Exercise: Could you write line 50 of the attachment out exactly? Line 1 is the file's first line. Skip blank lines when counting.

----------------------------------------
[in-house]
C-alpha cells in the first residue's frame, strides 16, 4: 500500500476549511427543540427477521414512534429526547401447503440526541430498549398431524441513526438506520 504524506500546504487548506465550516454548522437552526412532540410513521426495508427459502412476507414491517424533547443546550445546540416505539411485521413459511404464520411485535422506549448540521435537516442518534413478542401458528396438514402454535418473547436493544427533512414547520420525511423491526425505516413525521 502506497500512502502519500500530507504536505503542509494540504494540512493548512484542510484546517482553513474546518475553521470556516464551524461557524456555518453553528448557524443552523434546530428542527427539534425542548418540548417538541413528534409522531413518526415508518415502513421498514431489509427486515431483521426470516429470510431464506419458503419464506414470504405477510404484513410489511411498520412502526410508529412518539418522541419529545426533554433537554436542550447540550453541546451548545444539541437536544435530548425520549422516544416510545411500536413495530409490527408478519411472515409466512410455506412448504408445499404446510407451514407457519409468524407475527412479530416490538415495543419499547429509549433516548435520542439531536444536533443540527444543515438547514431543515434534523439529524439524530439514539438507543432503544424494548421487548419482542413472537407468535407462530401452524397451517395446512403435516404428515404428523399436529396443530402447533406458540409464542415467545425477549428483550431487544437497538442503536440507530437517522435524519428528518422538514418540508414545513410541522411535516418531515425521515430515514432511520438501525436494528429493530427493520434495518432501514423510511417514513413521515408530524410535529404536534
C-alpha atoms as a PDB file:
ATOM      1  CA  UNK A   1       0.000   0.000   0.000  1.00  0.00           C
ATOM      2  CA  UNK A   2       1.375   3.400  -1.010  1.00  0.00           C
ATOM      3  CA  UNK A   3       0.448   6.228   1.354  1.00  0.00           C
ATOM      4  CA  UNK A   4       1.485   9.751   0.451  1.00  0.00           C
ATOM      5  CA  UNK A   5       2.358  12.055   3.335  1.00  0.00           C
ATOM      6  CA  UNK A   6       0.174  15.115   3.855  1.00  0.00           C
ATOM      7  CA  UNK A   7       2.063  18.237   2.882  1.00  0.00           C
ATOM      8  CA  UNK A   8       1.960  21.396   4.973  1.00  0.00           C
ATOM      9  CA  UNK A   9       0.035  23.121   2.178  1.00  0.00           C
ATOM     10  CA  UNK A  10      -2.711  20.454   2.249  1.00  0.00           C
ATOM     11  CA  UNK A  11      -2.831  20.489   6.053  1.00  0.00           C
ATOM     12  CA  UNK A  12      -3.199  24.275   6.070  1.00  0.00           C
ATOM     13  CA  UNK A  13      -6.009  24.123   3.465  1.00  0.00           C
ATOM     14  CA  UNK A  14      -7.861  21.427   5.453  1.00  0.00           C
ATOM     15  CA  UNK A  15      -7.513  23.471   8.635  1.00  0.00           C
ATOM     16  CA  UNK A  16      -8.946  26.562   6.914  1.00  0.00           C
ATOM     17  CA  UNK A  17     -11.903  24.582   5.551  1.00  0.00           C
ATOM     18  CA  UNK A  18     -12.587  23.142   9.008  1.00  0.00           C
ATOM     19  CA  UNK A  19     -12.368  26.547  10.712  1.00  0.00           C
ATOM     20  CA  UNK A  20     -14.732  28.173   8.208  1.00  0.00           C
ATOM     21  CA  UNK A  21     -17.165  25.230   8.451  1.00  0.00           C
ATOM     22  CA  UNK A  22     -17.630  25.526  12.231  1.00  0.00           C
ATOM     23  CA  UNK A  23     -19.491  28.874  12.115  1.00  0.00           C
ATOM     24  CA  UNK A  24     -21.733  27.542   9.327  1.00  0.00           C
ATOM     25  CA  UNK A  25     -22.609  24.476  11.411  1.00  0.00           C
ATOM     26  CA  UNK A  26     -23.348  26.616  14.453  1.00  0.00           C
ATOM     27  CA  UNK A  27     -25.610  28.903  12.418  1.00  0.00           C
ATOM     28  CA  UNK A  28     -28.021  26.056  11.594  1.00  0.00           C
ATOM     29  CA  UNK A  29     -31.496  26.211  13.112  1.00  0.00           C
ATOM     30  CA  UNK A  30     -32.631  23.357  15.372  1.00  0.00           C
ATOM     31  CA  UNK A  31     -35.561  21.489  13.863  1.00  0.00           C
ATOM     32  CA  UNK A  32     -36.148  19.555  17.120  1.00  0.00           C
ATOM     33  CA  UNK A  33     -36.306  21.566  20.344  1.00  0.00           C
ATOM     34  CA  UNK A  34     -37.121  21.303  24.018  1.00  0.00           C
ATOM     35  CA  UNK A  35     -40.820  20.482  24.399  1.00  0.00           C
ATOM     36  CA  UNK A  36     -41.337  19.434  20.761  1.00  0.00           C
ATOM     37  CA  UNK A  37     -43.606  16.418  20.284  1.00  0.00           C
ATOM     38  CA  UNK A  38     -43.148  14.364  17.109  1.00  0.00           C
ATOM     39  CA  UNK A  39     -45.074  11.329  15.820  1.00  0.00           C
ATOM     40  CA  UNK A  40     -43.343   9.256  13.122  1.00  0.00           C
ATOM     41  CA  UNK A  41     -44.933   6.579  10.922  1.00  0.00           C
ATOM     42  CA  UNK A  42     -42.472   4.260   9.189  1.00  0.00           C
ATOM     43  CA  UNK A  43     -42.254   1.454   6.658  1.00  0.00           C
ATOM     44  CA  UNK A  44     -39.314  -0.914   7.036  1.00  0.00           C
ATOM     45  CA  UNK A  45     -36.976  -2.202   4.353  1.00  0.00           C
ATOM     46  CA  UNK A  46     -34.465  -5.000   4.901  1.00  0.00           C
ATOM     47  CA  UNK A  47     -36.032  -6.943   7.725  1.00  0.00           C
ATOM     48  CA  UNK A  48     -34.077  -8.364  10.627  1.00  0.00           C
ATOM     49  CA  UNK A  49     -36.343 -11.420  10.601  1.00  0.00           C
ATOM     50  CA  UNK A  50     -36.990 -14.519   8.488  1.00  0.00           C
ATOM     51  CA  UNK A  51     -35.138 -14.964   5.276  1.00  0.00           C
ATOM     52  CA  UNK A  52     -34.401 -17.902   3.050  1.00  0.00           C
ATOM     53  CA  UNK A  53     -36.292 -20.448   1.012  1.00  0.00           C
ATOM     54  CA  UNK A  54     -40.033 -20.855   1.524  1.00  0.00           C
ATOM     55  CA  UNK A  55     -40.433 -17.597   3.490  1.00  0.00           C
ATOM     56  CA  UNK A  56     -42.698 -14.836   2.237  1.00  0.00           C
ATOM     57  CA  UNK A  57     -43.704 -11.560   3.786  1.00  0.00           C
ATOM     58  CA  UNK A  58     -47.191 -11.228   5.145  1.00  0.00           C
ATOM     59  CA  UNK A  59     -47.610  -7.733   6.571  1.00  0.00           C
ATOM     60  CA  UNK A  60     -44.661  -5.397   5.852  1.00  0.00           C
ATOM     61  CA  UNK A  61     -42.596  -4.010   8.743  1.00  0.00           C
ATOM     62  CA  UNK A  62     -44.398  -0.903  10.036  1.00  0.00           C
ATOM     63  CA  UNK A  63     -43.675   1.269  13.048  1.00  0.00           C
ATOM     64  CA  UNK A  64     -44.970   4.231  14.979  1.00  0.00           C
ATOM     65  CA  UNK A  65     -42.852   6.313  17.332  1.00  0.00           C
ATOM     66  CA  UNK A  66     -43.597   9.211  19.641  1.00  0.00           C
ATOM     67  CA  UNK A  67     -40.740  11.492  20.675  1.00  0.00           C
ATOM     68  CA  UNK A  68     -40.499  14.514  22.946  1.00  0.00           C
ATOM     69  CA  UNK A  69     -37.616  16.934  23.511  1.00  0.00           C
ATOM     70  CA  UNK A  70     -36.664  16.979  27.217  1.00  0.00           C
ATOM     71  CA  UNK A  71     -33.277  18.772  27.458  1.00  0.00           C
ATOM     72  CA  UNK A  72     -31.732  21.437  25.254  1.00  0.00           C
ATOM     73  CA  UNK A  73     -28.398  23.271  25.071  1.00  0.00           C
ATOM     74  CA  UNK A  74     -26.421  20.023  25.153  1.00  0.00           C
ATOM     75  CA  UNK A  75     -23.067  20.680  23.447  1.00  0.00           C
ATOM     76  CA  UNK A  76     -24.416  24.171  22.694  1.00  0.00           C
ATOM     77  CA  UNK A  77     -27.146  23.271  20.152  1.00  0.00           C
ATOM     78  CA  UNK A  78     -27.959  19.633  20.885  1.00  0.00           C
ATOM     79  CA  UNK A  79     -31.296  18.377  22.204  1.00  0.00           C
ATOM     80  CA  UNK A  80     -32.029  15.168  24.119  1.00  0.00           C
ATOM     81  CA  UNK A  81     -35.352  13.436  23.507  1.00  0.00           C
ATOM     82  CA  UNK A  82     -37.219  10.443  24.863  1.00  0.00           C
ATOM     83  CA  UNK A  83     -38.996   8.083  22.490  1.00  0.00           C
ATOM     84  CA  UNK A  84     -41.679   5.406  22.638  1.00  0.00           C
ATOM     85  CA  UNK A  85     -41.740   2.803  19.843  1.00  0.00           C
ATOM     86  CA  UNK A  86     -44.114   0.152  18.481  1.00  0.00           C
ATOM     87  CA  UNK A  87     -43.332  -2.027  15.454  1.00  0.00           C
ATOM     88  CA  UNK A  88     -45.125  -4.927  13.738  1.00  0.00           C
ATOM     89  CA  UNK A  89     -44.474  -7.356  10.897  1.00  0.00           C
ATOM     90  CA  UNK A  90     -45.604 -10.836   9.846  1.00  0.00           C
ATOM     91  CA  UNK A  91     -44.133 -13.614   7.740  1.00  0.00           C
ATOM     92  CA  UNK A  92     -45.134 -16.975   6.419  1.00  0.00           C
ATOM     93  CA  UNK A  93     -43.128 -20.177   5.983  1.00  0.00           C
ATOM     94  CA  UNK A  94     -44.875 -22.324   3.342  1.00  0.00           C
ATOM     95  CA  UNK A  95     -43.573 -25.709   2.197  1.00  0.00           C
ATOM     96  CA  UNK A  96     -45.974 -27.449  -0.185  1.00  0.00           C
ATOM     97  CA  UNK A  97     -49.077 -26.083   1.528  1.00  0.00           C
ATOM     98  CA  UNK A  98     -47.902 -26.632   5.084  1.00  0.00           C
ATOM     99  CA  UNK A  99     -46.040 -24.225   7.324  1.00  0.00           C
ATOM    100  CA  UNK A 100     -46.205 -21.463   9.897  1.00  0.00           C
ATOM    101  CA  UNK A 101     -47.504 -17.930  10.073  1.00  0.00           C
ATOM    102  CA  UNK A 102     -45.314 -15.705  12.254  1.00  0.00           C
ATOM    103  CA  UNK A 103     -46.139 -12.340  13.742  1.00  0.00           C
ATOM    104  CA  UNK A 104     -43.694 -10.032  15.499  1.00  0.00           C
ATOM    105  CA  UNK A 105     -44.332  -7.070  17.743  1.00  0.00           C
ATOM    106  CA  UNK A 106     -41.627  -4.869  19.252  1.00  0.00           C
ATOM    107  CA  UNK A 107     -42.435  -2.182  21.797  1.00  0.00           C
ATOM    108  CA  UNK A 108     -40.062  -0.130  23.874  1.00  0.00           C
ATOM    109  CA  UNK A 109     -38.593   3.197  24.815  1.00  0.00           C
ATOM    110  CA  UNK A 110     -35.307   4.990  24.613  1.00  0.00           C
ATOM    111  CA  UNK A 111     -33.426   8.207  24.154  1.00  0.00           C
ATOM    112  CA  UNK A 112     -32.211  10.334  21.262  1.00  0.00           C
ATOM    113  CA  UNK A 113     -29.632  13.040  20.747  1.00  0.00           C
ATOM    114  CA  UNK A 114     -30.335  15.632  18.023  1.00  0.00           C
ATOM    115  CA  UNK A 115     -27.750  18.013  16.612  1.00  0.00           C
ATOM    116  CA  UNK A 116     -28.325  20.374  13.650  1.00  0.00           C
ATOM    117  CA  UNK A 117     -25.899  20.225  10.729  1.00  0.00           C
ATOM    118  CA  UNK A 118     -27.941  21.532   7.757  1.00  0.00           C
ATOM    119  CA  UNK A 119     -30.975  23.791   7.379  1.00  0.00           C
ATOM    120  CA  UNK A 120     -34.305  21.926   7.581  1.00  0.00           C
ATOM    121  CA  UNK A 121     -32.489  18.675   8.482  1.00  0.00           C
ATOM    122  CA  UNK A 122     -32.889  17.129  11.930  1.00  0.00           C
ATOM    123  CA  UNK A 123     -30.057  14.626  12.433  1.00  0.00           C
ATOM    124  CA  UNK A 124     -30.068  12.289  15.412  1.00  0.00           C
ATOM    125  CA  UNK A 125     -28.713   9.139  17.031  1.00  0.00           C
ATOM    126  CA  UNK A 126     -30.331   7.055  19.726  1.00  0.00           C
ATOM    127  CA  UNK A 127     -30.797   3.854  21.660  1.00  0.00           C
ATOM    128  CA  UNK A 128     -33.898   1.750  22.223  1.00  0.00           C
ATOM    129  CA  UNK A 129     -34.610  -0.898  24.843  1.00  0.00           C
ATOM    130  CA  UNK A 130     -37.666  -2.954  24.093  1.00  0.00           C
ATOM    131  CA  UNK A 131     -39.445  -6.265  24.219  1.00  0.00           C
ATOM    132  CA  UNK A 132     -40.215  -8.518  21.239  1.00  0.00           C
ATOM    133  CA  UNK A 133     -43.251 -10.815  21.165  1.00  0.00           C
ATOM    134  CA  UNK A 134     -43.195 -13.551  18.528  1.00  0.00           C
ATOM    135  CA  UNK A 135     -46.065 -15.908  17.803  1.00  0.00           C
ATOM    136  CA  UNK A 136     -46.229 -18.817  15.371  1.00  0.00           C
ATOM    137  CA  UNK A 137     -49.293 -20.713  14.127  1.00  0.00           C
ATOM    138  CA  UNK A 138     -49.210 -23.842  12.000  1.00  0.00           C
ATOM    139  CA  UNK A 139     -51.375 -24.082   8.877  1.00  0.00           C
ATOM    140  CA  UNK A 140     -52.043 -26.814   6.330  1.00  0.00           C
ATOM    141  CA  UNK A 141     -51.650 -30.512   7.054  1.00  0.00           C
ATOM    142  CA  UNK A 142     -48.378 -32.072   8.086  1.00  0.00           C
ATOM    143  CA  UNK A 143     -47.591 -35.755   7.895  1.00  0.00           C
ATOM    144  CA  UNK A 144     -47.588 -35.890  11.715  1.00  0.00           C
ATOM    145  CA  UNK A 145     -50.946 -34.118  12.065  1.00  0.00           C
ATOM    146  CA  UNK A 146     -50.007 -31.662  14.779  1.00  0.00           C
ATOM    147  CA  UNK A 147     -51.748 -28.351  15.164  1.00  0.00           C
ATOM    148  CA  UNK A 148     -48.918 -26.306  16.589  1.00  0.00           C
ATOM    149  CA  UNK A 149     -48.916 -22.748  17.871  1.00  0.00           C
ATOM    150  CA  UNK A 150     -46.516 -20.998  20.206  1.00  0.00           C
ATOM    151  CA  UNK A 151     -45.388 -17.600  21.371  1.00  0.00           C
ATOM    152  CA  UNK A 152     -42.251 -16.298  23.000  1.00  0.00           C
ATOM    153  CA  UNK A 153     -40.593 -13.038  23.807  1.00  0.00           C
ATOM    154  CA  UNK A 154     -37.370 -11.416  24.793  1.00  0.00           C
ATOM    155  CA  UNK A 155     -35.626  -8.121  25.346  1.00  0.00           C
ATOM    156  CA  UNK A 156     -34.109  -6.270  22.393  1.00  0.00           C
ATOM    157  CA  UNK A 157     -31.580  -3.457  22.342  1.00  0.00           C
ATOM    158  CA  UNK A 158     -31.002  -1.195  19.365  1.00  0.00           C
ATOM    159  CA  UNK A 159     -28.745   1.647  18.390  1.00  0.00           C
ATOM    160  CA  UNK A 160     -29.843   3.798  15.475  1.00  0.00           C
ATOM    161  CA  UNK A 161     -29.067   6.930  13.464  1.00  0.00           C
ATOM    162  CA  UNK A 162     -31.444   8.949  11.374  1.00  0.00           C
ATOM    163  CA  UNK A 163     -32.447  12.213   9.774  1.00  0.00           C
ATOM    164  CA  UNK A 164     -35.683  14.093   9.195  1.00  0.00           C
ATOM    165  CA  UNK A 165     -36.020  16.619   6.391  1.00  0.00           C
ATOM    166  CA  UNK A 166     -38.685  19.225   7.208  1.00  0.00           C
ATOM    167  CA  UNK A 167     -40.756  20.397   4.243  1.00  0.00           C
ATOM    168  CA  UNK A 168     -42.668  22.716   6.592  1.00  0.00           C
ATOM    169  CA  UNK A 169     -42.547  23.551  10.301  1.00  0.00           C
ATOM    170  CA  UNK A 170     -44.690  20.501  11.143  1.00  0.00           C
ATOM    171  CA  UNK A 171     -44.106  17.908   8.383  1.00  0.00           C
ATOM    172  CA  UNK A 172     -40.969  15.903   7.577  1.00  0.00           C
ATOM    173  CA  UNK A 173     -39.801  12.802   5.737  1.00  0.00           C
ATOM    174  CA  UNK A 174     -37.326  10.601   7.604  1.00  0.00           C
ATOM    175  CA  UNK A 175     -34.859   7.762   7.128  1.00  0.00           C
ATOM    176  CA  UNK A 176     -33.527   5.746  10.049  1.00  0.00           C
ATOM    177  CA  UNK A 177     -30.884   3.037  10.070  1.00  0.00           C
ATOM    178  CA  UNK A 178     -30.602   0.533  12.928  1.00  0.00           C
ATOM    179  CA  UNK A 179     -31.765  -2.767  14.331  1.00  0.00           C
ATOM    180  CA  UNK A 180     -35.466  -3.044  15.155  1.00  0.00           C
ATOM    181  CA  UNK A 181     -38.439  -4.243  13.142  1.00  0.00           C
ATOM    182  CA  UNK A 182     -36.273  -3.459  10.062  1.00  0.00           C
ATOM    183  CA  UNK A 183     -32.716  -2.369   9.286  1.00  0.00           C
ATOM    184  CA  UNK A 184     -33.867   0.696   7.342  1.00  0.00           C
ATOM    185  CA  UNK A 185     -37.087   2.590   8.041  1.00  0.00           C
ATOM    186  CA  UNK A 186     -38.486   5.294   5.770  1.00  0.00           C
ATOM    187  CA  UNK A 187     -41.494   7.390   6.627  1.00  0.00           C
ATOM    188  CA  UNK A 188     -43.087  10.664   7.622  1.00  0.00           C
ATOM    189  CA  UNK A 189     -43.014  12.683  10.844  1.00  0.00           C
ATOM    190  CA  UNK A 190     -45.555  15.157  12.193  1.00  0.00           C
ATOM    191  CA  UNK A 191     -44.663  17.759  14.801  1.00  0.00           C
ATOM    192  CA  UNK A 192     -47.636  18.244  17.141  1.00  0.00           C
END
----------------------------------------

ATOM     47  CA  UNK A  47     -36.032  -6.943   7.725  1.00  0.00           C